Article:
Anne: The original intention of the series was for these books to be used in 100-level postsecondary classes, but with my background in K–12 outreach, I knew that this book could be useful for AP high school classes or as a resource for high school teachers. I specifically gave instructions to the contributors about reading levels and how to make their work accessible to nonspecialists. Some were very familiar with writing in that way, but it might have been a struggle for others. But they were all committed to making the book accessible to an audience that would include upper-level high school students.
I’ve had informal feedback about how the book is being used, and I feel great that it has had an impact beyond what even I imagined it might have.
I’ve had informal feedback about how the book is being used, and I feel great that it has had an impact beyond what even I imagined it might have. For example, it’s being used in English classes at a university in Japan, in a 400-level university East Asian music class, and in high school world history classes. One reader recently told me that the Korea case study was useful in creating a lesson in response to current events on the Korean peninsula. I’ve also heard from high school teachers that the introductory chapters in particular are valuable because that gives them a single source that they can depend on for a broad overview not only of East Asian history, but also culture and language.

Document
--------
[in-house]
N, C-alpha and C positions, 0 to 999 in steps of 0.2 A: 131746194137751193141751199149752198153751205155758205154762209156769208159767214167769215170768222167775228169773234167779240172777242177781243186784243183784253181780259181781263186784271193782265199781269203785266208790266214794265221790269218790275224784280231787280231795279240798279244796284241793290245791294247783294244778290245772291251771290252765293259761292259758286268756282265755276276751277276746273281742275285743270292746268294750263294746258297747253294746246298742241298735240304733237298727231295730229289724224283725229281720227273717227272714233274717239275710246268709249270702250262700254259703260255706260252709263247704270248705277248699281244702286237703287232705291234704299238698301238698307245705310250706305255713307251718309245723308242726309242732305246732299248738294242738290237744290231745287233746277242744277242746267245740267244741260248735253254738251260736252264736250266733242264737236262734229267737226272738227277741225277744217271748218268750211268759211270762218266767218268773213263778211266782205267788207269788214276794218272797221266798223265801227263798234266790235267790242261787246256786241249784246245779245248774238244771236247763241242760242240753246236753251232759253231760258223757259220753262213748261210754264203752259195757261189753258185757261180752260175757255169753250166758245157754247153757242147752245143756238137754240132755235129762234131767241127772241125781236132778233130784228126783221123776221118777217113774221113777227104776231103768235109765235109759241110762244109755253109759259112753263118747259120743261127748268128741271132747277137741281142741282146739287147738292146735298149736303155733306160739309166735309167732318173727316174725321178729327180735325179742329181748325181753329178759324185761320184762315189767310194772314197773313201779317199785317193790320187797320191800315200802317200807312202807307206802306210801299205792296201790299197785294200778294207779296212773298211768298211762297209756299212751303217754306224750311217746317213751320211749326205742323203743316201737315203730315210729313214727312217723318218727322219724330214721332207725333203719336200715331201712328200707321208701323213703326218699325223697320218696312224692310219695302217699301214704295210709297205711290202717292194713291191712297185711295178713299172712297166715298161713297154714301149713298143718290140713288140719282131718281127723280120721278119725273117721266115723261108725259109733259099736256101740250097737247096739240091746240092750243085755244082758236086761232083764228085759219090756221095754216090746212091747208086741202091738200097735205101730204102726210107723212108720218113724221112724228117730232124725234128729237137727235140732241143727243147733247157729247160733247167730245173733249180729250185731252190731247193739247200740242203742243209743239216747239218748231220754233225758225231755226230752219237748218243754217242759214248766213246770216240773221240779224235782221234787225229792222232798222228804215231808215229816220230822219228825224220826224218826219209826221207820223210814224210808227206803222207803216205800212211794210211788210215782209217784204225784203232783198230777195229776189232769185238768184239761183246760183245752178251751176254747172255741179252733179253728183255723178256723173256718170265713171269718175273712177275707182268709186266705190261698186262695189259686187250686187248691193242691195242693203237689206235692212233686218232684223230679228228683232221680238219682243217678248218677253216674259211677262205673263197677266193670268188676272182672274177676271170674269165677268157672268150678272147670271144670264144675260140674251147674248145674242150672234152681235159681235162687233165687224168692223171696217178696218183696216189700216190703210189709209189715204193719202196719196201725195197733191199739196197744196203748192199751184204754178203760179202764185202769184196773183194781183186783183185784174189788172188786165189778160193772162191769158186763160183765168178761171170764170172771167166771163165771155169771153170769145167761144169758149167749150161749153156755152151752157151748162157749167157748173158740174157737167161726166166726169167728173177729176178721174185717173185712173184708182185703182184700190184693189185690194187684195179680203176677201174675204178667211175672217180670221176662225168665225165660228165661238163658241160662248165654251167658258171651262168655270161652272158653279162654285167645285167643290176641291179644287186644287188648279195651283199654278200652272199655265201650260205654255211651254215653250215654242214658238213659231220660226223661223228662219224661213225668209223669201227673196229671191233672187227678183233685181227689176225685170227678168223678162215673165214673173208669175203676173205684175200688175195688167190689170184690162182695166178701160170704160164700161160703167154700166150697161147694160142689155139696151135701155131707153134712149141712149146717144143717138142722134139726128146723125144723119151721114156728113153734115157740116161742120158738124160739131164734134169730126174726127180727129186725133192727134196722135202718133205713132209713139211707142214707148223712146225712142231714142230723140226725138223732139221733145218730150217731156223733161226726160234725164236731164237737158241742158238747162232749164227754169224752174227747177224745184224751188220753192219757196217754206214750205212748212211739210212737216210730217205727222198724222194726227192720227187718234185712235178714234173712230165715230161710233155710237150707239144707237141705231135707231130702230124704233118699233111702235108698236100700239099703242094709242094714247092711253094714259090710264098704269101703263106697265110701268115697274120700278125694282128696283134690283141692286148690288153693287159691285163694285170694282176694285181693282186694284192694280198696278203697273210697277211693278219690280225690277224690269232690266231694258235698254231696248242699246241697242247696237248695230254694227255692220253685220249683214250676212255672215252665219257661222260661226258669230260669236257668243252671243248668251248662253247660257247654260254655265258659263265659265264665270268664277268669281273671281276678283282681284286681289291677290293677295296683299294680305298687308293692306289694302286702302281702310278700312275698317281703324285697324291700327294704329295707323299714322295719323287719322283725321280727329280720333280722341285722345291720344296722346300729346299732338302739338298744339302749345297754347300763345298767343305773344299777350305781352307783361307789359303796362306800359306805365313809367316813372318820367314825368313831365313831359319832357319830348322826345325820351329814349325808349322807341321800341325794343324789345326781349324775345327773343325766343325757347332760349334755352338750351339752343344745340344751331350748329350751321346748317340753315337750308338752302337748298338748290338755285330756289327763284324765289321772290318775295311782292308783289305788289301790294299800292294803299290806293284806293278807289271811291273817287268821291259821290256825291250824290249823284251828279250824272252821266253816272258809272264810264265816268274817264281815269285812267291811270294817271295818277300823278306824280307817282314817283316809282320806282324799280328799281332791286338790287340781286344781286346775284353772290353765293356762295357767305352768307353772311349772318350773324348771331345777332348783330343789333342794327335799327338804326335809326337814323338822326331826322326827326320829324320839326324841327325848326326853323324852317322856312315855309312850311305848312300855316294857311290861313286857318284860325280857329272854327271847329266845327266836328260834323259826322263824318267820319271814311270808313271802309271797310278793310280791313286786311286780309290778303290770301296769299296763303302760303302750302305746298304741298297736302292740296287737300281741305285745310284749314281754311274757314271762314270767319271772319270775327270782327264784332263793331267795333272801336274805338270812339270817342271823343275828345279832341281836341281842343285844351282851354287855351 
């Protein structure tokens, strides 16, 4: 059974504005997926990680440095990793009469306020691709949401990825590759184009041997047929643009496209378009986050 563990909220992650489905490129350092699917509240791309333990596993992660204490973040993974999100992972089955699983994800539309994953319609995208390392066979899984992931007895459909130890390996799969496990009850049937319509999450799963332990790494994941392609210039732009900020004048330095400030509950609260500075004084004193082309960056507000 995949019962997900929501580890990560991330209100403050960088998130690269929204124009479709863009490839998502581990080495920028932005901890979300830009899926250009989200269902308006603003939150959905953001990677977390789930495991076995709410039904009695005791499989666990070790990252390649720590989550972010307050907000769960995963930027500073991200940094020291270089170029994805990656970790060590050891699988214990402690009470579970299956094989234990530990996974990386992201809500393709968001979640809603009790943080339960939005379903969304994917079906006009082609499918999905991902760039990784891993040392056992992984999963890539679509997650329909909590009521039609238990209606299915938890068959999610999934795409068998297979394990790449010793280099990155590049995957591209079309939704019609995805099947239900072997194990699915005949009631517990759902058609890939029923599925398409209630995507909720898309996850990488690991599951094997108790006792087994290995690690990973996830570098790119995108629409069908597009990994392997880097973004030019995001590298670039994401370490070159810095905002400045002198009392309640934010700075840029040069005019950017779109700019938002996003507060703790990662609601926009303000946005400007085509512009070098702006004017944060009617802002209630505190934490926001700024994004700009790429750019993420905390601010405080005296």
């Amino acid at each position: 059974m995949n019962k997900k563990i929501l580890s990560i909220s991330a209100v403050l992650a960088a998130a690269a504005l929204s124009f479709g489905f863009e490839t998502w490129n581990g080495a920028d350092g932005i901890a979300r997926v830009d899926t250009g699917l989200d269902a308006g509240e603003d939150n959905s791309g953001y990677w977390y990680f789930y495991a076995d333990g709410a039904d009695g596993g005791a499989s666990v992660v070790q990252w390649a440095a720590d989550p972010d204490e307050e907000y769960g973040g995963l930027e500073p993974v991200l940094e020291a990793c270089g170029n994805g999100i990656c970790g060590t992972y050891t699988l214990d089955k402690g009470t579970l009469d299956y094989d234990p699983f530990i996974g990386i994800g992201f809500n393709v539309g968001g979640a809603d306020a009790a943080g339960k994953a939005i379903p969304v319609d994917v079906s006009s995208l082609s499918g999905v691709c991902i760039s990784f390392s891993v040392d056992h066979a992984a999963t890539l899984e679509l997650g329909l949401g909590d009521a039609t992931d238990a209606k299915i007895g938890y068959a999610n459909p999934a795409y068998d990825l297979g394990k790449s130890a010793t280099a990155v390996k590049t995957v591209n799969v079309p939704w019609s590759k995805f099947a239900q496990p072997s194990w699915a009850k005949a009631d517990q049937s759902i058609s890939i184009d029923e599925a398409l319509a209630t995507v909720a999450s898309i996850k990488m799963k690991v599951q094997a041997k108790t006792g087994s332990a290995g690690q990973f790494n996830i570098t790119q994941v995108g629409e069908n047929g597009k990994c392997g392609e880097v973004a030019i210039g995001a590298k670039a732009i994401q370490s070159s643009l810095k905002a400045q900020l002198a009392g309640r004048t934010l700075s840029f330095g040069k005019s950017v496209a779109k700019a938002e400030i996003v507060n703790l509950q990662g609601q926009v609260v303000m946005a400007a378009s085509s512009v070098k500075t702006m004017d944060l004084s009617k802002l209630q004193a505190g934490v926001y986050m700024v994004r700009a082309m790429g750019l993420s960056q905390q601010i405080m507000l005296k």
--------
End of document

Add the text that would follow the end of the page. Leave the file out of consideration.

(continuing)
I also hope that both high school and college students might find something in the case studies that grabs their attention. One of my goals was to showcase a variety of disciplines so that students can see that area studies isn’t limited to history or language—it’s anthropology, art, music, and economics. What you thought was just a quirky, fun thing to do can intersect with East Asia. And not only that, examining a topic in history or culture from a different angle yields greater insight because of the unique approach.
Lucien: In addition to editing the book, you wrote five of the seventeen chapters. My personal favorites were “East Asian Languages” and “Debunking the Myths.” Since our aspiration is that every time EAA is published, readers with little or no background in Asia find our publication and learn from it, can you elaborate a bit on why you think both these chapters might be helpful to this segment of our readers?
Anne: I think knowing some of the basics of how a language works is a huge help to understanding the culture and history of the people who speak it. You don’t need to be able to actually speak the language to learn a lot from it. Teachers and students are sometimes hesitant to tackle East Asia because they think the languages are “impossible.” I hope that readers will come away with a sense that there’s nothing to be afraid of! As I said before, I often get questions about using computers in East Asian languages, so I thought that most readers would find that information interesting, and perhaps this bit of knowledge would be the perfect “entry agent” for techies.